Dear A&S colleagues,
This past week has been difficult for us in A&S, and across campus. My leadership team and I have heard from many faculty and staff, and thank you for your passion and concern for our students—our number-one priority. We welcome the news that the student suspensions have been lifted. During the week, I went with members of my advising and leadership teams to Crouse Hinds Hall, where we let students know of our ongoing support for their academic success.
Please be assured of how much we appreciate all the work you do to support the College and our students. We are aware that A&S staff members are engaged in vital interactions with students on a daily basis, and we are very grateful that you represent us with such skill and sensitivity.
Conversations are ongoing, and there is clearly much work left to be done. While there are many challenges ahead, the College has taken important steps in the past few months in several areas. These include:
- Faculty diversity: During last year’s faculty hiring cycle, more than 50% of all incoming faculty belong to an underrepresented group. For the current year, I anticipate that searches underway will again make an important contribution to our goal of diversifying our faculty.
- Inclusive teaching: Just over 50% of our faculty have attended inclusive teaching workshops to date. We are actively working to further increase this number in the year ahead, with additional offerings in inclusive teaching, syllabus design, and classroom accessibility.
- Diversity Committee: The A&S faculty voted to create a Diversity Committee to be listed among the standing committees in the College Bylaws. This status will ensure its place in the workings of the College for years to come. This committee will include staff, as well as faculty and students.
- Inclusive processes: We have taken steps to ensure that our hiring processes are as inclusive as possible, including the systematic review of hiring proposals and implicit bias training for search committees. The College Promotion and Tenure Committee also receives implicit bias training on an annual basis.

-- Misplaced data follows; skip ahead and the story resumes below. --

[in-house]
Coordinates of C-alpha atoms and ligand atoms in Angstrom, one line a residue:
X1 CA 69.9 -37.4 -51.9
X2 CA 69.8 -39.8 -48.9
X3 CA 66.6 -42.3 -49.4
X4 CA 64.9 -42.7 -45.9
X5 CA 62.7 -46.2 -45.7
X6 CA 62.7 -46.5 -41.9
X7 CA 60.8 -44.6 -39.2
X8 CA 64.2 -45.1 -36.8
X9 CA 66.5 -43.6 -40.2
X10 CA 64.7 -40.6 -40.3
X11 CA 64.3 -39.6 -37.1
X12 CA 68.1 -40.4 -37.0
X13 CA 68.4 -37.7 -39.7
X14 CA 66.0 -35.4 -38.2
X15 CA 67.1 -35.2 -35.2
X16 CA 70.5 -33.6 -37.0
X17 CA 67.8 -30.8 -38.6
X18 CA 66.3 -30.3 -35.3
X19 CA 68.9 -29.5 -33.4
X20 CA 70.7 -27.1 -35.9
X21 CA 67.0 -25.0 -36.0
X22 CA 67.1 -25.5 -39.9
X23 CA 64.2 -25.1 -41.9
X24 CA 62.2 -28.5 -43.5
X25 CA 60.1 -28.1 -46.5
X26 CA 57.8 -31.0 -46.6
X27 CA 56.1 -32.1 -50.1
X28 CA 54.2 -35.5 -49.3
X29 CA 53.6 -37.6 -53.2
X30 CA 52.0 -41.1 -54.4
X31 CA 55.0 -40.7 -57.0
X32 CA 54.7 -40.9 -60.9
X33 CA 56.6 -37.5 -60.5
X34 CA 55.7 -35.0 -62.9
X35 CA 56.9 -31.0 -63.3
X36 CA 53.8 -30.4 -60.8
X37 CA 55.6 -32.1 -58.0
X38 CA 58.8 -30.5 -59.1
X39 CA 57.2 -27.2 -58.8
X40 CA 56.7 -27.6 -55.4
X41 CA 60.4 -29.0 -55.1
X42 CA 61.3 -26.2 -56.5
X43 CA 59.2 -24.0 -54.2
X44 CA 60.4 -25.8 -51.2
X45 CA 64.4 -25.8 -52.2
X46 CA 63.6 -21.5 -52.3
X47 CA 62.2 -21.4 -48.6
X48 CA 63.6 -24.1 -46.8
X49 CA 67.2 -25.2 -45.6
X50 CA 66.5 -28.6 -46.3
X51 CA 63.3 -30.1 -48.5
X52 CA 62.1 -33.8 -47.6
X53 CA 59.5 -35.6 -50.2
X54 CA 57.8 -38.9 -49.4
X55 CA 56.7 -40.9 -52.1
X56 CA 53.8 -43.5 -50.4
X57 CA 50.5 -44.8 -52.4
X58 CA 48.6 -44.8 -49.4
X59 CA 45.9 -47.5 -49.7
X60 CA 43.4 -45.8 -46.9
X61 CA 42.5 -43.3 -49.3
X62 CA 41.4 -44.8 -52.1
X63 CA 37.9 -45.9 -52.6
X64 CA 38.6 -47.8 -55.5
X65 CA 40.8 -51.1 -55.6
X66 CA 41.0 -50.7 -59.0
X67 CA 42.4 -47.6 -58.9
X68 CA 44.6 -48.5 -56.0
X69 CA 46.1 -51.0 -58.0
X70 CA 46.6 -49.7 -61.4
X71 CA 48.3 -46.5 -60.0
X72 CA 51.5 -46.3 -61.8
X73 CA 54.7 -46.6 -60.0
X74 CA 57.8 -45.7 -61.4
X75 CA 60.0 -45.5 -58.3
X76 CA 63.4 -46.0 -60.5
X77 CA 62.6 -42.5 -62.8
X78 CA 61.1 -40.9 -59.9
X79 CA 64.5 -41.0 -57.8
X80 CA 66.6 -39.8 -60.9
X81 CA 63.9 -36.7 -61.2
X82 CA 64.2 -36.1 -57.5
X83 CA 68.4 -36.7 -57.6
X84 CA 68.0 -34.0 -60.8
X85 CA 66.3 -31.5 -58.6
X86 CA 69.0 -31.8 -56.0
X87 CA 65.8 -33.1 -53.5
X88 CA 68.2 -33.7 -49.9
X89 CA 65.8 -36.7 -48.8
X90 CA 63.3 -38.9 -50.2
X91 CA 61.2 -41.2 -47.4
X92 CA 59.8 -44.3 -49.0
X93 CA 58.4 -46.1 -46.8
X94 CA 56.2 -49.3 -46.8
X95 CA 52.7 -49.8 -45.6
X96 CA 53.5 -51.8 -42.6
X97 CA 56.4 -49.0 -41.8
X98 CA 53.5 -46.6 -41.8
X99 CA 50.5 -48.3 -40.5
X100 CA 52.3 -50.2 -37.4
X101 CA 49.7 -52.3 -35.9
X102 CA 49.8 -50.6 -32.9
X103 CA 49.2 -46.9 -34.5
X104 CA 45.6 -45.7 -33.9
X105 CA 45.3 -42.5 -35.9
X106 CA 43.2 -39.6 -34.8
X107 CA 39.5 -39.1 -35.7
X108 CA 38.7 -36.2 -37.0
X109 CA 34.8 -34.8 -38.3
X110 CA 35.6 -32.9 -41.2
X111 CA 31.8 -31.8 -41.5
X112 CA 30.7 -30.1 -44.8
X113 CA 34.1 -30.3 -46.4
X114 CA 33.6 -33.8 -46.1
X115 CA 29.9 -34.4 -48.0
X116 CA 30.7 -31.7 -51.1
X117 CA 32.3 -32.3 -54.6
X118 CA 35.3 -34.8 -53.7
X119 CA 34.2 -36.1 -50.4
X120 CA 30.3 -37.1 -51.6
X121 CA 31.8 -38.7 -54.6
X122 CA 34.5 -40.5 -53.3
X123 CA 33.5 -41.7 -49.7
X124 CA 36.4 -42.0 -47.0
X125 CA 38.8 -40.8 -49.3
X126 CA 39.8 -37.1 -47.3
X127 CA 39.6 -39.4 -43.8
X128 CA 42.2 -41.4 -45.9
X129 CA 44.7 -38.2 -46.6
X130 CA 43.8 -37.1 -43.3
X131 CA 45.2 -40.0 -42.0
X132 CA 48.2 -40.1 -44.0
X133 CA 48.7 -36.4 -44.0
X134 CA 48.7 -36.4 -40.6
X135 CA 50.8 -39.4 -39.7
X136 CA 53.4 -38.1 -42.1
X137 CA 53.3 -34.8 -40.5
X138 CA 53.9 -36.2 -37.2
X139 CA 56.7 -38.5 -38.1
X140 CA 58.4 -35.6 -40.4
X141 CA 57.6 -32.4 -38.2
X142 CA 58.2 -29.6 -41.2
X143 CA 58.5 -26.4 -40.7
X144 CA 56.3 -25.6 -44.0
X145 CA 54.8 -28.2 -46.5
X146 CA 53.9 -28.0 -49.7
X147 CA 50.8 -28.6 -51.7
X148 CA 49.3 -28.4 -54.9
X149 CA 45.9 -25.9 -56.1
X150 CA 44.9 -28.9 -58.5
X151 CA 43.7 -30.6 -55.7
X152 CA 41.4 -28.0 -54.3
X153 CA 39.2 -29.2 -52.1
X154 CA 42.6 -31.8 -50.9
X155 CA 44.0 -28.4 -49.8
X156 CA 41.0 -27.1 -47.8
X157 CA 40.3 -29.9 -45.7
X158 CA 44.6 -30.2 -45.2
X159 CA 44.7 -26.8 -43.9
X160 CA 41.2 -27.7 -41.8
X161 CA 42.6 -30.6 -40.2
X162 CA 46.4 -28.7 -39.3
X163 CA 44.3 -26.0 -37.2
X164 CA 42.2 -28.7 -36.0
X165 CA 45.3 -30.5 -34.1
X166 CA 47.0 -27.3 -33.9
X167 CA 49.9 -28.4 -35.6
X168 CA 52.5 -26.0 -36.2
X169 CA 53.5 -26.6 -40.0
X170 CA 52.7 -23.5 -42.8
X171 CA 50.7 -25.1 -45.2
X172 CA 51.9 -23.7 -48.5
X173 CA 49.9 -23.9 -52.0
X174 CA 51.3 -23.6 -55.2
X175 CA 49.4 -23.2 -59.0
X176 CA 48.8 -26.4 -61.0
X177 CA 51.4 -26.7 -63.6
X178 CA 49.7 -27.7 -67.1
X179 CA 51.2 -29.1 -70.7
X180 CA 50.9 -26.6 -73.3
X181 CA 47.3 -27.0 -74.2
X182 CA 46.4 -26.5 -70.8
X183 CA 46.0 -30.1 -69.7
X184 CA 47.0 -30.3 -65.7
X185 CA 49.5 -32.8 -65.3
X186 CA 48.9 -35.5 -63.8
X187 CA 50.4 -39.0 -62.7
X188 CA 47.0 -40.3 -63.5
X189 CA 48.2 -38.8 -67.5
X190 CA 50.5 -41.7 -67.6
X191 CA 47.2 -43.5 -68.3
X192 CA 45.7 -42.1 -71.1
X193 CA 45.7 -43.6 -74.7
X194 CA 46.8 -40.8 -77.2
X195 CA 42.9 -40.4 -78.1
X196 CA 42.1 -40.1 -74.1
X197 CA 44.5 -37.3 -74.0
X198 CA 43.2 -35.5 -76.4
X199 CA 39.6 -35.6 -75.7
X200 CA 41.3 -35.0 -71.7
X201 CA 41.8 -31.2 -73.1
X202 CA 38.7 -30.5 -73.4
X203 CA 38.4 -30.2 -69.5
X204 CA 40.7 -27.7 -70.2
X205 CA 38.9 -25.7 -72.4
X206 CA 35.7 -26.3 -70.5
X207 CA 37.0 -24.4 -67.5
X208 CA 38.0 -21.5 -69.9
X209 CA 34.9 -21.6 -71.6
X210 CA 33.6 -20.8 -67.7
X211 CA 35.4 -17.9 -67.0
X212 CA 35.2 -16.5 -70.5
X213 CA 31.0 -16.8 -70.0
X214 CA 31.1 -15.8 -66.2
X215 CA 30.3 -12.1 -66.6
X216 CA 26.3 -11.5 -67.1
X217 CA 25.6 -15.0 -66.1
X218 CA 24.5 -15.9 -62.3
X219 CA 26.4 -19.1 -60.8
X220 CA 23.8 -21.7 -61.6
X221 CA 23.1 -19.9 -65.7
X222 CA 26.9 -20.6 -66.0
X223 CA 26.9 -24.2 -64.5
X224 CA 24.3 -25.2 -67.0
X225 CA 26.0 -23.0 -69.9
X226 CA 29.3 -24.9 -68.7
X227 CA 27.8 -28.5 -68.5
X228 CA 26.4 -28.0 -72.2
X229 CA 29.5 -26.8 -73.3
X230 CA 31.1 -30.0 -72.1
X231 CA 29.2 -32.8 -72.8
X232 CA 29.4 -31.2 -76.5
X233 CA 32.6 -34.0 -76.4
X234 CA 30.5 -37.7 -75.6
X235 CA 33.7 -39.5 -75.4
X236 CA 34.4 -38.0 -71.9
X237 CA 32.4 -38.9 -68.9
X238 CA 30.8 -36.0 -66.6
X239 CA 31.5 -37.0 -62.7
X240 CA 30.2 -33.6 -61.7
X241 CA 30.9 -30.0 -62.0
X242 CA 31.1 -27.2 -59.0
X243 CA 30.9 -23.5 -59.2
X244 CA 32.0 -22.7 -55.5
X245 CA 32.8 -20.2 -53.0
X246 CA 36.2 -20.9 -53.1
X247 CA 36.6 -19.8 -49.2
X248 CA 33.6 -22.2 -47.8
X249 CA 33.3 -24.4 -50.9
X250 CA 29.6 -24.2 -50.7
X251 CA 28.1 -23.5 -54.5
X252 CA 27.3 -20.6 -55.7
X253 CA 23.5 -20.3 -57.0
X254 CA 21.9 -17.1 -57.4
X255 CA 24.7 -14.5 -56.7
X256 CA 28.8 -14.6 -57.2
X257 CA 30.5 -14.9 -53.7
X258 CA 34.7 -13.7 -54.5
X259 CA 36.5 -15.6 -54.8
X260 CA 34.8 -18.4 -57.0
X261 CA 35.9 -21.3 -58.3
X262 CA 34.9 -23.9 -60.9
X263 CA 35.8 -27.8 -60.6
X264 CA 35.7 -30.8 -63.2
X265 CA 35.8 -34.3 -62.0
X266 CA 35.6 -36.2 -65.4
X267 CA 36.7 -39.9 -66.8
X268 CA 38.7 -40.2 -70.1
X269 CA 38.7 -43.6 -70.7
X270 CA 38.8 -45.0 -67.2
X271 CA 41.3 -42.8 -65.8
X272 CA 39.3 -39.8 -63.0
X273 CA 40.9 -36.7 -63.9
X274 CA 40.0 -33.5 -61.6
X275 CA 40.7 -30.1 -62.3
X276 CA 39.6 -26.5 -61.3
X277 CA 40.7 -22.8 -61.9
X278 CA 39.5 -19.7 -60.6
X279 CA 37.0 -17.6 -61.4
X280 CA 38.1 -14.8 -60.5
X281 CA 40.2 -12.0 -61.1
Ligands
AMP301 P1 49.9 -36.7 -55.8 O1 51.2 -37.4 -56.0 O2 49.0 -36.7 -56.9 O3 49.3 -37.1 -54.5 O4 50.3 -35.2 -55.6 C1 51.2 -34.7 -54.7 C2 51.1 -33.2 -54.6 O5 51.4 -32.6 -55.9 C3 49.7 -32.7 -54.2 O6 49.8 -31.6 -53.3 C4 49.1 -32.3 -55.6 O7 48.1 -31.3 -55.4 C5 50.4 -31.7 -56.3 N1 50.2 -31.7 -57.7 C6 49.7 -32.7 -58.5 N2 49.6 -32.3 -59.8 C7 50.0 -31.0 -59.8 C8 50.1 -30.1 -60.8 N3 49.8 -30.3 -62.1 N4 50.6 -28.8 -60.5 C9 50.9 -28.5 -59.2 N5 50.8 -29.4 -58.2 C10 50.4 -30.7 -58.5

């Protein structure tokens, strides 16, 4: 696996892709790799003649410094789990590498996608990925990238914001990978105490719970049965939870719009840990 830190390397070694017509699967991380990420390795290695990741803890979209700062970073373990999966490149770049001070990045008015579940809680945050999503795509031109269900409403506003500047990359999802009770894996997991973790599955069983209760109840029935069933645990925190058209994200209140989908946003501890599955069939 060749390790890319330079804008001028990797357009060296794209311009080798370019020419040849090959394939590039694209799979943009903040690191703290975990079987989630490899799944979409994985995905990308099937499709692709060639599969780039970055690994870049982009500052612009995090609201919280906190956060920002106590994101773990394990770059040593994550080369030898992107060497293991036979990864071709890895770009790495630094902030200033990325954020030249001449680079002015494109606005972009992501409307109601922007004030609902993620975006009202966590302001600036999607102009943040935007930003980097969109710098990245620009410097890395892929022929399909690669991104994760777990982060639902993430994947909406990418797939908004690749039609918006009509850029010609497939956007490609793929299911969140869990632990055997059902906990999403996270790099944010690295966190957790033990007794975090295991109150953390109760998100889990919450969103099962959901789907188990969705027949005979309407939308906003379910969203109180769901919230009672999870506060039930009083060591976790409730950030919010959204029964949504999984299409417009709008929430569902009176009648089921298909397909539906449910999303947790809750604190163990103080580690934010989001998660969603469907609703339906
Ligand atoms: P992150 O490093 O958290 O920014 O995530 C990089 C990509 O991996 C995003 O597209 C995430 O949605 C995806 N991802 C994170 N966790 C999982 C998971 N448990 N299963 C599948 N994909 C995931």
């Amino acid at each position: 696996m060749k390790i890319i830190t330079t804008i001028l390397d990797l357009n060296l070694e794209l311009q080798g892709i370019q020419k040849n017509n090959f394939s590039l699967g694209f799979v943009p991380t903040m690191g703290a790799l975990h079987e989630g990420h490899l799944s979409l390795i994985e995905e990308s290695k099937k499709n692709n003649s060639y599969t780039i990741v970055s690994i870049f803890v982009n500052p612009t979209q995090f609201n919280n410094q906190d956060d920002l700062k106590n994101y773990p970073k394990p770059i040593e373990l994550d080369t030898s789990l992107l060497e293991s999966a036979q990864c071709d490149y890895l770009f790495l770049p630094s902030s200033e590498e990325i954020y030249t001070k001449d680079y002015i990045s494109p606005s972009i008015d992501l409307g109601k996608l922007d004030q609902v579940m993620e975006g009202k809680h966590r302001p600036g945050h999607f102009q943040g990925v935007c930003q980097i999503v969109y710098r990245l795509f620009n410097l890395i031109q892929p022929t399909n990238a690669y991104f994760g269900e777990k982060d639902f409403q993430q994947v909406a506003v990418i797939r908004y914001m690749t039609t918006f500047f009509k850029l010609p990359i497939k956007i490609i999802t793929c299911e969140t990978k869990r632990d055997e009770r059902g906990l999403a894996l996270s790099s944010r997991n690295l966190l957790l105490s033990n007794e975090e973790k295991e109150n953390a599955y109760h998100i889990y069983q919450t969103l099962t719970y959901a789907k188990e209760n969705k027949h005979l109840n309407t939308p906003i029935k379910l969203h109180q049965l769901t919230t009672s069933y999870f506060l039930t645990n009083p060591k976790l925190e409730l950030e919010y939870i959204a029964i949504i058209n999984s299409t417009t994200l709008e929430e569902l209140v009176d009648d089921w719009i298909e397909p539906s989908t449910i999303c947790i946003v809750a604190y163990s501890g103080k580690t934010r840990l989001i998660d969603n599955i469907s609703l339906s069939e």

- Curriculum: Our college has played a leading role in the university’s effort to ensure that courses focused on social justice and social difference are offered to all Syracuse students. We are also committed to building a liberal arts curriculum that helps students develop an informed and critical response to urgent issues that surround us. The majority of courses proposed for the new three-credit social justice category came from Arts and Sciences, which is understandable since our faculty’s scholarship makes them uniquely qualified to engage students in these topics.
- In the year ahead, we will put forward a proposal to make experiential learning more central to A&S students’ academic programs.
I have said before that critical reflection on one’s beliefs and taking a principled stand on them is a part—and outcome of—the centuries-old tradition of a liberal arts education My conversation with students continually reinforces my conviction about the importance of the work all of us in Arts and Sciences are doing to support students as they grapple with challenging and complex issues. It is important for us to be constantly aware that our students consider our College to be a space where vital conversations can and should take place. I hope that you will join me in reaffirming our shared commitment to providing all of our students with the opportunity to participate in a dynamic, equitable, and respectful academic community.